Performance Period: 8/1/2020 to 5/31/2022
The segment of the ADC Surrogates for Process Development project is led by Rensselaer Polytechnic Institute (PI: Todd Przybycien) and includes Carnegie Mellon University (Co-PI: James Schneider), MilliporeSigma (Co-PI: Lisa McDermott), and MedImmune-AstraZeneca (Co-PI: Dan Pappas) as partners. Antibody-drug conjugates (ADCs) are an important, growing class of anti-cancer drugs consisting of a highly toxic killing molecule, the “warhead”, attached via a linking group to an antibody that can bind specifically to cancer cells. The warheads make ADCs extremely dangerous to handle during manufacture, requiring elaborate containment facilities, personnel protection devices and cleaning protocols. This makes process development efforts expensive and limited in scope, giving fast rather than optimal solutions. Vendor companies and small and medium manufacturers generally lack these specialized facilities and may be effectively excluded from accessing the ADC processing market. And, there are no safe alternatives for training new personnel and students to handle ADCs.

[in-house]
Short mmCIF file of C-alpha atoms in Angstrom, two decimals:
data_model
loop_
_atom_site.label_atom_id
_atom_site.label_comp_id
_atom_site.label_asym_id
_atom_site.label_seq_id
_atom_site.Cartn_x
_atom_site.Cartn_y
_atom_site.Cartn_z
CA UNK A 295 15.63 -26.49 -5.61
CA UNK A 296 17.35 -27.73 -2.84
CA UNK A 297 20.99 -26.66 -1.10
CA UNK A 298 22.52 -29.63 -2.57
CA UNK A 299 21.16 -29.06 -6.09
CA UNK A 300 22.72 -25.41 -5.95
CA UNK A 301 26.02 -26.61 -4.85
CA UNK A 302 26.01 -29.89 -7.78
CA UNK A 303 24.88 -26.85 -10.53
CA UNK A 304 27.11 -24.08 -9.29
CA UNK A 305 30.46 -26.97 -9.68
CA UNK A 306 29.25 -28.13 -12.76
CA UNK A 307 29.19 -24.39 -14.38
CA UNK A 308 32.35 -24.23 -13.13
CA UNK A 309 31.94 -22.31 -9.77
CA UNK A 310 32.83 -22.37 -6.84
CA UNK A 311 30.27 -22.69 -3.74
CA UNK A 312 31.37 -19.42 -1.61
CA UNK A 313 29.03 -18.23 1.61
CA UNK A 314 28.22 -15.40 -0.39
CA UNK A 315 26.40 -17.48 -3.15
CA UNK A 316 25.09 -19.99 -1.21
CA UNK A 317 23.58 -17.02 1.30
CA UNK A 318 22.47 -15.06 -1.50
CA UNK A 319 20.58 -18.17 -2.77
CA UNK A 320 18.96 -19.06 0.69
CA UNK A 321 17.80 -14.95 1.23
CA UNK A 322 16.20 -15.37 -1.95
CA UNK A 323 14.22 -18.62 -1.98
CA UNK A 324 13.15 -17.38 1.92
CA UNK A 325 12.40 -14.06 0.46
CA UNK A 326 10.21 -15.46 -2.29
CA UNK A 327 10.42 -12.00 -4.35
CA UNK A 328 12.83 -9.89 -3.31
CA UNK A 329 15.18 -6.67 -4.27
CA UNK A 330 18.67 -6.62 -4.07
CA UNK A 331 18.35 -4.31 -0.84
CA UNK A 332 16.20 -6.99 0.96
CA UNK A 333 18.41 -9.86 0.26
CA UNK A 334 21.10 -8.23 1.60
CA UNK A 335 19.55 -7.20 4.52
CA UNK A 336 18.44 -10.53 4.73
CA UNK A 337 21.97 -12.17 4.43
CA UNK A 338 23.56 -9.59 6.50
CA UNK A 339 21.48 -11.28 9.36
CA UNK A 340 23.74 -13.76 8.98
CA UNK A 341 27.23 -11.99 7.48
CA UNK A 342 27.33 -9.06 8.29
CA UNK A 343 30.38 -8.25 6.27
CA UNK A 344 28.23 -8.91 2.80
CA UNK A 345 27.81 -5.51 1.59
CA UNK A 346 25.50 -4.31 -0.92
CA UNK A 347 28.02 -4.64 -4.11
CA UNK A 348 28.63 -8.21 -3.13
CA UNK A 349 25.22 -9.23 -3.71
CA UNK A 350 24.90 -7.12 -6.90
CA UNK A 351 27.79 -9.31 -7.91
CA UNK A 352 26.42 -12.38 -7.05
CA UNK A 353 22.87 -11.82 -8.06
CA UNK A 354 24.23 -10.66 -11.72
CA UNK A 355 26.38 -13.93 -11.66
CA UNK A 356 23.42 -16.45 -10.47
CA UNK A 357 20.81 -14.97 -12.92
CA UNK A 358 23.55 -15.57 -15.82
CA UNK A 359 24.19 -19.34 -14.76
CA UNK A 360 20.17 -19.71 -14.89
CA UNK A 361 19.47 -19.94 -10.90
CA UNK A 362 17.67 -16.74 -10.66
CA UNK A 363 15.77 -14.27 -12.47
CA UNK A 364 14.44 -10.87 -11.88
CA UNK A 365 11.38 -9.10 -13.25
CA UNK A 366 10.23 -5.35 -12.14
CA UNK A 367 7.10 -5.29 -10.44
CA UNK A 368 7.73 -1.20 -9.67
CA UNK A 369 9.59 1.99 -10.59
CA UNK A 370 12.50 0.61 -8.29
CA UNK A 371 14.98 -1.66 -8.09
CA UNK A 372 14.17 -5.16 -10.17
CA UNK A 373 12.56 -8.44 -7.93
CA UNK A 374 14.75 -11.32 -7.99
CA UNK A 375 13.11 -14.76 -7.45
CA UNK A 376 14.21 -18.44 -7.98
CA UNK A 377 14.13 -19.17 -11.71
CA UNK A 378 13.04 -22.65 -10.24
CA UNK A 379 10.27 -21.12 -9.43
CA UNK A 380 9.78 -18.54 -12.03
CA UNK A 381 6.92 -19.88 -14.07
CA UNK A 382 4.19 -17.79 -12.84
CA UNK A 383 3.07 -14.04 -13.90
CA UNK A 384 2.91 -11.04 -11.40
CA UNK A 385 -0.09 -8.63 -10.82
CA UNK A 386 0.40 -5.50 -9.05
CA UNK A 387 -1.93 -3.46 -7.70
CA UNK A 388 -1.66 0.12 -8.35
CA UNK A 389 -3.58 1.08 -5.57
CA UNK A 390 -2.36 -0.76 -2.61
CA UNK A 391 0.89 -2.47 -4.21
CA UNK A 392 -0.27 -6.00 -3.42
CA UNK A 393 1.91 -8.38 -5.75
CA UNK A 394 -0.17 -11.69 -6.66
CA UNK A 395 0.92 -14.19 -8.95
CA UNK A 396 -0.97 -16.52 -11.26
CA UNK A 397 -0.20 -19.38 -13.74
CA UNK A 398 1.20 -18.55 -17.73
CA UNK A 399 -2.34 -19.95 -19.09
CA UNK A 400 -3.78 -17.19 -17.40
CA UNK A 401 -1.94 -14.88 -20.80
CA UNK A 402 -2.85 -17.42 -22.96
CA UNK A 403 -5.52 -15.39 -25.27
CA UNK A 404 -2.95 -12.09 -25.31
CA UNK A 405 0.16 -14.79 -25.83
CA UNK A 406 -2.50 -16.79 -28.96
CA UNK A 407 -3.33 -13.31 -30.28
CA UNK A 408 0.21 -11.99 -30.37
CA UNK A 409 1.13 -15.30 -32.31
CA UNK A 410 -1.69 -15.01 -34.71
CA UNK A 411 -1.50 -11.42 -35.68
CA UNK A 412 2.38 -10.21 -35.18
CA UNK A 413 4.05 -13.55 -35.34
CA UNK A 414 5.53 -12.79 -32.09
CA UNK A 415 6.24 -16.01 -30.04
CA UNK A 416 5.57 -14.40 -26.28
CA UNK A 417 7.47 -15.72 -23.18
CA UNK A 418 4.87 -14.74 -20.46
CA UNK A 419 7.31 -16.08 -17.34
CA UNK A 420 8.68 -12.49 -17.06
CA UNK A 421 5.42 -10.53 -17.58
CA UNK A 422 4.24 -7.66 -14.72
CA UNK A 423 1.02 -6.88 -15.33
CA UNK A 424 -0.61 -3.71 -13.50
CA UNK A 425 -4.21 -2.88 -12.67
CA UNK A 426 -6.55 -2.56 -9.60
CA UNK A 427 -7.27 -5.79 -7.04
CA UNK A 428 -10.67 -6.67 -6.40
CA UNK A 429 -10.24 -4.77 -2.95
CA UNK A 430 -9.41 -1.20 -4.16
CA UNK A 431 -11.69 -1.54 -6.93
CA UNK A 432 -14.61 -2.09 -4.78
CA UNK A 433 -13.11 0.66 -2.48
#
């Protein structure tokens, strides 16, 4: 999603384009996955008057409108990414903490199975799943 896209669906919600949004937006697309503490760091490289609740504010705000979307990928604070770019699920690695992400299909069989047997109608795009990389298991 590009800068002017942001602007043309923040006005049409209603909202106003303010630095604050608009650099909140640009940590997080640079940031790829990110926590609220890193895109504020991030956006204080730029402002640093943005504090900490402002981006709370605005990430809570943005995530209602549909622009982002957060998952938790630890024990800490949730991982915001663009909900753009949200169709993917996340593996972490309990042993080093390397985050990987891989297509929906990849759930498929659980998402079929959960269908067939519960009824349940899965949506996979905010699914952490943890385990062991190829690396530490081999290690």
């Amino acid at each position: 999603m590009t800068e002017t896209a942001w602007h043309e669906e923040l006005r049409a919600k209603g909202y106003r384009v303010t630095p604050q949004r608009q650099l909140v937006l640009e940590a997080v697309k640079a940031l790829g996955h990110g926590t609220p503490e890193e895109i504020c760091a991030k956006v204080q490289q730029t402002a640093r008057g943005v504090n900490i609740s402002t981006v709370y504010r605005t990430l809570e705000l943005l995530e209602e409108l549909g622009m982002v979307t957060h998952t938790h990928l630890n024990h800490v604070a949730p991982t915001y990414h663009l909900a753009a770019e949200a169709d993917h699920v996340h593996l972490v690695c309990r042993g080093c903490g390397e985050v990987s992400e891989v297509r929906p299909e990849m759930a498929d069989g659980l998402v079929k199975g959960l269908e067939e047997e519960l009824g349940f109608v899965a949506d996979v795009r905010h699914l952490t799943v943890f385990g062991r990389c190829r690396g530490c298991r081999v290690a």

We will develop and characterize non-toxic molecules that mimic the physicochemical properties and processing behaviors of ADCs. These surrogate ADCs (“sADCs”) comprise antibodies with less toxic, chemically similar fluorescent dyes (“fluorheads”) attached in place of warheads and will ultimately be made at scales which support ADC process development for commercialization. In this first segment of the project, we will demonstrate the physicochemical similarity of candidate fluorhead-linker conjugates to two warhead-linker conjugates in current use in ADCs: an auristatin-based conjugate (MMAE-SMCC) and a pyrrolobenzodiazepine-based conjugate (PBD-SMCC).
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